Von Haast Demolition




University of Canterbury


Mar 2017 – Mar 2018 (demolition only, construction of replacement building ongoing)

In 2017 Dominion Constructors were awarded the contract to remove asbestos and demolish the existing 4 level Von Haast building and construct a new 4 level post tensioned timber building utilising the existing foundations at the University of Canterbury.


  • The Von Haast building was a 4 storey Ministry of Works project from the late 1960s which formed one of the original pieces of infrastructure on campus at the University of Canterbury. It was initially built as a three-level building in the mid 1960’s from a reinforced concrete. A lighter weight fourth floor Portal structure was added in the mid 1980’s and the building had a footprint of approximately 2128 m2 (152m x 14m).
  • The building was in the middle of the University Campus with restricted access, surrounded by pedestrian accessways that had to be maintained.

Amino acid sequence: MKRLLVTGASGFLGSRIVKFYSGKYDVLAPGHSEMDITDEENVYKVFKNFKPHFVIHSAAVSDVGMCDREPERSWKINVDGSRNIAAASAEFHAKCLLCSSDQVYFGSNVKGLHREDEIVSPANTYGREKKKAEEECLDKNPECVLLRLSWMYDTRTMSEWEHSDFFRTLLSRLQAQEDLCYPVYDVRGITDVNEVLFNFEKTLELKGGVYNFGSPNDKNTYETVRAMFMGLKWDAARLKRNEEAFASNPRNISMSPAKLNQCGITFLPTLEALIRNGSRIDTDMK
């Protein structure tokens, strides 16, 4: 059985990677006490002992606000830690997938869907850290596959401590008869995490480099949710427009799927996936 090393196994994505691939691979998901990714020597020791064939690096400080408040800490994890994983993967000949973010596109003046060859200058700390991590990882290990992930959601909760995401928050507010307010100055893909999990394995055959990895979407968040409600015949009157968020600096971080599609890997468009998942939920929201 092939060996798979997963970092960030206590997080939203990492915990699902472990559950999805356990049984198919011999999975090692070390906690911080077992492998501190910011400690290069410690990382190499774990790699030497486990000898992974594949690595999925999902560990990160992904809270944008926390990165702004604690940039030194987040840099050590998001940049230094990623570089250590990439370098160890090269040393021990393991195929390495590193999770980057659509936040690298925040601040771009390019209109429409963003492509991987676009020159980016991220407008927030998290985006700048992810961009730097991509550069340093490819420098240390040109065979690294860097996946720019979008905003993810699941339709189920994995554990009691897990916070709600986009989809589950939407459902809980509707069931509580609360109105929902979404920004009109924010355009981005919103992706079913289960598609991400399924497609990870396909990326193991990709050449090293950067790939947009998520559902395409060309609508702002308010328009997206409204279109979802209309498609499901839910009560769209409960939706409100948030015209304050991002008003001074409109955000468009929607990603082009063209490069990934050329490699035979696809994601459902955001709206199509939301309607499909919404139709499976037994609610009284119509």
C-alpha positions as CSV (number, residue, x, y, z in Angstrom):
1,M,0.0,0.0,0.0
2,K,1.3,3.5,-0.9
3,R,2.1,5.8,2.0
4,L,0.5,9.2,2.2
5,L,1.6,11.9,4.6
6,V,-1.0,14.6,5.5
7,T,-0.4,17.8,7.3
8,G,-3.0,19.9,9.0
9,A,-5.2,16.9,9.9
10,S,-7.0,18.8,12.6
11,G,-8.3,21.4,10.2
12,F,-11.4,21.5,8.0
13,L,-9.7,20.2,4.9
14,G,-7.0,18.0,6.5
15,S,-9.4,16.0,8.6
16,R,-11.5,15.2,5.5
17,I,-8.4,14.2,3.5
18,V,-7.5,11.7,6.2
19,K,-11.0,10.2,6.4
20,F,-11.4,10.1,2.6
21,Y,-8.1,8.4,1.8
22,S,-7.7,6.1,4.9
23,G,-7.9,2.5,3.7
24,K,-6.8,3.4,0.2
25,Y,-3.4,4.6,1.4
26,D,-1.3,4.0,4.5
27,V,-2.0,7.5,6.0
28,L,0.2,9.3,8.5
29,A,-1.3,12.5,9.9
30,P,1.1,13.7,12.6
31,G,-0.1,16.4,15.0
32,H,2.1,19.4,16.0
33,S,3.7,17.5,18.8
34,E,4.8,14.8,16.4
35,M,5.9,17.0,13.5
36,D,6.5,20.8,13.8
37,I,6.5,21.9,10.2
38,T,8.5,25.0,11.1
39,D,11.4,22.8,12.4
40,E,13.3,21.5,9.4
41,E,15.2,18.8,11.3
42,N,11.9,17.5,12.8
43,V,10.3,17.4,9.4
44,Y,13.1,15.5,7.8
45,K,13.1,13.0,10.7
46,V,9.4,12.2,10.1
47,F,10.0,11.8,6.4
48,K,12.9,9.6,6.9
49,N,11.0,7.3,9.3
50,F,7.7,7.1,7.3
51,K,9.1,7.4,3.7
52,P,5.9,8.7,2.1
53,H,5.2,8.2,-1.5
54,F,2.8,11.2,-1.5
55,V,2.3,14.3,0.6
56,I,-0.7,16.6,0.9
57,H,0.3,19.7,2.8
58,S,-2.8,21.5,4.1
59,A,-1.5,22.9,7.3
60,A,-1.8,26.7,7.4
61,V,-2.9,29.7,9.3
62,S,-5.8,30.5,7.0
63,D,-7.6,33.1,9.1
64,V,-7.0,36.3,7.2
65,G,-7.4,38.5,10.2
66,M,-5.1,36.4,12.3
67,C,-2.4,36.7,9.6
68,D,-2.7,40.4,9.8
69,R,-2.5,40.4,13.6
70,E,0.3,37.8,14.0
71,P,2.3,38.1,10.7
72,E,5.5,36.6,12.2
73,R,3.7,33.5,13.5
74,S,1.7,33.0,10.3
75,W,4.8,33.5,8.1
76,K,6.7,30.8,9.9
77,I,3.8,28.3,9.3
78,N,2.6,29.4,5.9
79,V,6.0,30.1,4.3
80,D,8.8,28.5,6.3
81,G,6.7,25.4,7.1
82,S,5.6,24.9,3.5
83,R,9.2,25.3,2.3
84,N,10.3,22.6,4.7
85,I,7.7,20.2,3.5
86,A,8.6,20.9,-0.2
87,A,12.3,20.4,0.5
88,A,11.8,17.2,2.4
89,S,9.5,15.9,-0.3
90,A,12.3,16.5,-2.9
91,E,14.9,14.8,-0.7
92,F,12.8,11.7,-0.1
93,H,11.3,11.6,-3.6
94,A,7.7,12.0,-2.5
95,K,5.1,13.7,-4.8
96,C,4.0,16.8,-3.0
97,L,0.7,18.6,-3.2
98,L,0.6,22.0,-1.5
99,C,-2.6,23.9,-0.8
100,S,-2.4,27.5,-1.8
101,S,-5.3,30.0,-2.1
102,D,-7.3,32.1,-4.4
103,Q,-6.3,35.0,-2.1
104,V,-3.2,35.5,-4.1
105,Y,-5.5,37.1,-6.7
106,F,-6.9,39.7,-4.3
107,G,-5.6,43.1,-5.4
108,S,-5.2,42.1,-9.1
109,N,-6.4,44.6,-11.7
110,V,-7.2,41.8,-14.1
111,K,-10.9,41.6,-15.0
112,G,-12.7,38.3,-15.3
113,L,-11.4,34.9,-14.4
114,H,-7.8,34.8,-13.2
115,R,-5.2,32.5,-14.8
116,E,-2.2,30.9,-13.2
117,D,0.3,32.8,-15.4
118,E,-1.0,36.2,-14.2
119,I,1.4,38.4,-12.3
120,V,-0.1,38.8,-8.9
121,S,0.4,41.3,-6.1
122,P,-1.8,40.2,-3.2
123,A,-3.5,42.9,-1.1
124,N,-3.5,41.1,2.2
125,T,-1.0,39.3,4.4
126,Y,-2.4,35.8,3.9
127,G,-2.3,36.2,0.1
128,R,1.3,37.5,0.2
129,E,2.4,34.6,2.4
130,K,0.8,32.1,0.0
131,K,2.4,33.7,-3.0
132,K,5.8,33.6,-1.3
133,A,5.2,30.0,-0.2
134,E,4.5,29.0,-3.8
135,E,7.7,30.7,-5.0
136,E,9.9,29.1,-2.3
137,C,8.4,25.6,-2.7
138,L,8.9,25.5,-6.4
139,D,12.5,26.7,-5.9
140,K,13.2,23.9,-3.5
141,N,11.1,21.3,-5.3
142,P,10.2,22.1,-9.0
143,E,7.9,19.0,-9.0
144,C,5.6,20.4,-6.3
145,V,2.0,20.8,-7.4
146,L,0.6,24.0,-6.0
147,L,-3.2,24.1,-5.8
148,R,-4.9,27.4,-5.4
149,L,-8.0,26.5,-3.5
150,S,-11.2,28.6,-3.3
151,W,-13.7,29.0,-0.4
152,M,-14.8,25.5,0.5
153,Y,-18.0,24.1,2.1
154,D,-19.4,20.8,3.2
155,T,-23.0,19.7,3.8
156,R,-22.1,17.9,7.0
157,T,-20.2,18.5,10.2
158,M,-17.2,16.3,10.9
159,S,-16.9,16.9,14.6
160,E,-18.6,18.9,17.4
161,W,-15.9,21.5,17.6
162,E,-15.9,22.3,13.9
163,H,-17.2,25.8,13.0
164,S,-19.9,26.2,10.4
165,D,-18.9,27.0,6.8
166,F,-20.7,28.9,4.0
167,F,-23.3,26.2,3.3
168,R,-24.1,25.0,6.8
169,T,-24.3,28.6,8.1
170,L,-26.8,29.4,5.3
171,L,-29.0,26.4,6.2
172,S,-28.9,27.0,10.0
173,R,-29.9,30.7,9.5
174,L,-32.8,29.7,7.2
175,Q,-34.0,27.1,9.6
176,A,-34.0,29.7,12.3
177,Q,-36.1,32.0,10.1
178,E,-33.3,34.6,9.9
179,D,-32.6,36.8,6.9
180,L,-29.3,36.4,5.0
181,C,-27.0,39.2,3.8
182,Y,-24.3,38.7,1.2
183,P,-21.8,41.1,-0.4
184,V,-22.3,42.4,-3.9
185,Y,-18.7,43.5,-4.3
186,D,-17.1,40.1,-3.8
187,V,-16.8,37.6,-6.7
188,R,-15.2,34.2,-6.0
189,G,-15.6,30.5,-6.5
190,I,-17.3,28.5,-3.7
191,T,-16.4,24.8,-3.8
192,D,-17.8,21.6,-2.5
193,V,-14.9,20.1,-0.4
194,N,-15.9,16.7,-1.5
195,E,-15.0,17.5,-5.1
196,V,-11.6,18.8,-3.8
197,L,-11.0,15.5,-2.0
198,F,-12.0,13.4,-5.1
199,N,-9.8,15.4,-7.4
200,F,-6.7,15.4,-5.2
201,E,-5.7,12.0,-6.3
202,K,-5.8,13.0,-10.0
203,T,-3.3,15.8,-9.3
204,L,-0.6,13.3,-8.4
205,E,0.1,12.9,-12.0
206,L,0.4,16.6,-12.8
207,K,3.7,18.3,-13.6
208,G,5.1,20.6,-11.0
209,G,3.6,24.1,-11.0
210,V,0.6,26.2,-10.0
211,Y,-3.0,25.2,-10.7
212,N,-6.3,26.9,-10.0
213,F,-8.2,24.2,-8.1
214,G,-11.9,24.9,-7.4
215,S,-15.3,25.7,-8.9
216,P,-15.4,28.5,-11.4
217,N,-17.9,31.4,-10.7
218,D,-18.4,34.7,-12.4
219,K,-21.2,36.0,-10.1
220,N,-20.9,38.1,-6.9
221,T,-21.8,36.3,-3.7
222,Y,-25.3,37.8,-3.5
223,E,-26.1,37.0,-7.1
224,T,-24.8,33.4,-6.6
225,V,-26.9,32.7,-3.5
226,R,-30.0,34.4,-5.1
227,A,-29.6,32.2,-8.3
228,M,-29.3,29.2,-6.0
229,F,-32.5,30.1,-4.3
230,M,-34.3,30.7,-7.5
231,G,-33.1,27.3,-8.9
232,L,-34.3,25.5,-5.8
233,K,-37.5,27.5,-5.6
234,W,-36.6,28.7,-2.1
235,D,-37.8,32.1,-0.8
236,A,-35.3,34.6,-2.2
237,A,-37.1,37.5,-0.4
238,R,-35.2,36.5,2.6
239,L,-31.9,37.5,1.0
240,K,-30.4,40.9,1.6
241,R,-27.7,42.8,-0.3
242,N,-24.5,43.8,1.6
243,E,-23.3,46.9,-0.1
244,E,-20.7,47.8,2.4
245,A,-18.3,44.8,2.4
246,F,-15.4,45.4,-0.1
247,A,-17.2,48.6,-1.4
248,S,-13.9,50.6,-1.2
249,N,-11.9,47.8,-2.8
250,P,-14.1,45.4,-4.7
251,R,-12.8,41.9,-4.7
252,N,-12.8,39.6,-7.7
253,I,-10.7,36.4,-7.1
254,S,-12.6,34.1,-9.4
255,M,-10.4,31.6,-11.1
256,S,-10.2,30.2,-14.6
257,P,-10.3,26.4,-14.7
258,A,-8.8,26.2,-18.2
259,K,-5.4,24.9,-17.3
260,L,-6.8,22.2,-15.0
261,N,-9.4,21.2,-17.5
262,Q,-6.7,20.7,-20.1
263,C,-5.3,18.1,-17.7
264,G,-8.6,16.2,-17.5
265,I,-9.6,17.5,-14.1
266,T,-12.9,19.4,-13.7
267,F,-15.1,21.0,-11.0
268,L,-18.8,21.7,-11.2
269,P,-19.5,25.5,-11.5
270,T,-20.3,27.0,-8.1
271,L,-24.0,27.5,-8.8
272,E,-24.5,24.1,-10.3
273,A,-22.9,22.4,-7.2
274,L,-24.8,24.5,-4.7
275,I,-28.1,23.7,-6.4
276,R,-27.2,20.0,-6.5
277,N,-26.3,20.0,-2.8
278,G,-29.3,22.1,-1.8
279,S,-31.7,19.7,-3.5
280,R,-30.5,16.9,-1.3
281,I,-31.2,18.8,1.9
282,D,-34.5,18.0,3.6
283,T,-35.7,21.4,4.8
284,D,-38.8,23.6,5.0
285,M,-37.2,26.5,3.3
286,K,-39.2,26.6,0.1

• The main lecture theatre block was adjacent and had to remain fully accessible.
    New buildings had been constructed adjacent.
  • Adjacent to Okeover stream which had to be monitored for any environmental contamination by an independent third party throughout the demolition phase.
  • Extensive unforeseen asbestos was discovered during the strip-out and demolition phase including being impregnated in the concrete floor soffits. This required the demolition phasing and methodology to be revised during deconstruction.


  • During the baseline asbestos monitoring and with additional intrusive investigations significant unforeseen asbestos was discovered which changed the works from Class B to Class A and required Dominion’s inhouse asbestos removal team to upscale with a peak workforce of 22 operatives all in a Class A environment.
  • To ensure safety of the University students, staff and visitors independent third-party monitoring clearance was undertaken.
  • During investigations the concrete soffits of the existing floor slabs were found to be contaminated and despite trialling different methodologies was unable to be removed from the porous concrete requiring removal of the floor slabs and temporary works in the form of new portions of slab to be installed in a sequential manner to ensure building stability prior to demolition.

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